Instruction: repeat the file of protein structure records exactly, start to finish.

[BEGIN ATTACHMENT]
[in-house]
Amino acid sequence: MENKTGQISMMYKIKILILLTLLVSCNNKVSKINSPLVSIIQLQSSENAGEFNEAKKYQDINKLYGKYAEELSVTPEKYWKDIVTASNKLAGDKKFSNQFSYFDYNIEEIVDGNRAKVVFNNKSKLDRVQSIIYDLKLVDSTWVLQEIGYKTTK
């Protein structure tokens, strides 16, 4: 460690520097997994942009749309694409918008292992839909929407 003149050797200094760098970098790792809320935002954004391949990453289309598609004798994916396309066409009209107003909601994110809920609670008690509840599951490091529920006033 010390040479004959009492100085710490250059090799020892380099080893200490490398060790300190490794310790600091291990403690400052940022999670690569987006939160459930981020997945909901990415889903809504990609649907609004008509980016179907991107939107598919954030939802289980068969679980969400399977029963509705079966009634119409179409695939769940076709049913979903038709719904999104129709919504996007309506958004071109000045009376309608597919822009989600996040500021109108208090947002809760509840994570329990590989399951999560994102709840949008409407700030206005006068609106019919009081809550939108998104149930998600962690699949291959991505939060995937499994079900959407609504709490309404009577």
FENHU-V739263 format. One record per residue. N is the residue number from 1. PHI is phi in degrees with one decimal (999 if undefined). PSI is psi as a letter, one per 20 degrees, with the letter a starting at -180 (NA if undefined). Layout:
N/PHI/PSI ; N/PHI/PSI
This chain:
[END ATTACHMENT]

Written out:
[in-house]
Amino acid sequence: MENKTGQISMMYKIKILILLTLLVSCNNKVSKINSPLVSIIQLQSSENAGEFNEAKKYQDINKLYGKYAEELSVTPEKYWKDIVTASNKLAGDKKFSNQFSYFDYNIEEIVDGNRAKVVFNNKSKLDRVQSIIYDLKLVDSTWVLQEIGYKTTK
């Protein structure tokens, strides 16, 4: 460690520097997994942009749309694409918008292992839909929407 003149050797200094760098970098790792809320935002954004391949990453289309598609004798994916396309066409009209107003909601994110809920609670008690509840599951490091529920006033 010390040479004959009492100085710490250059090799020892380099080893200490490398060790300190490794310790600091291990403690400052940022999670690569987006939160459930981020997945909901990415889903809504990609649907609004008509980016179907991107939107598919954030939802289980068969679980969400399977029963509705079966009634119409179409695939769940076709049913979903038709719904999104129709919504996007309506958004071109000045009376309608597919822009989600996040500021109108208090947002809760509840994570329990590989399951999560994102709840949008409407700030206005006068609106019919009081809550939108998104149930998600962690699949291959991505939060995937499994079900959407609504709490309404009577």
FENHU-V739263 format. One record per residue. N is the residue number from 1. PHI is phi in degrees with one decimal (999 if undefined). PSI is psi as a letter, one per 20 degrees, with the letter a starting at -180 (NA if undefined). Layout:
N/PHI/PSI ; N/PHI/PSI
This chain: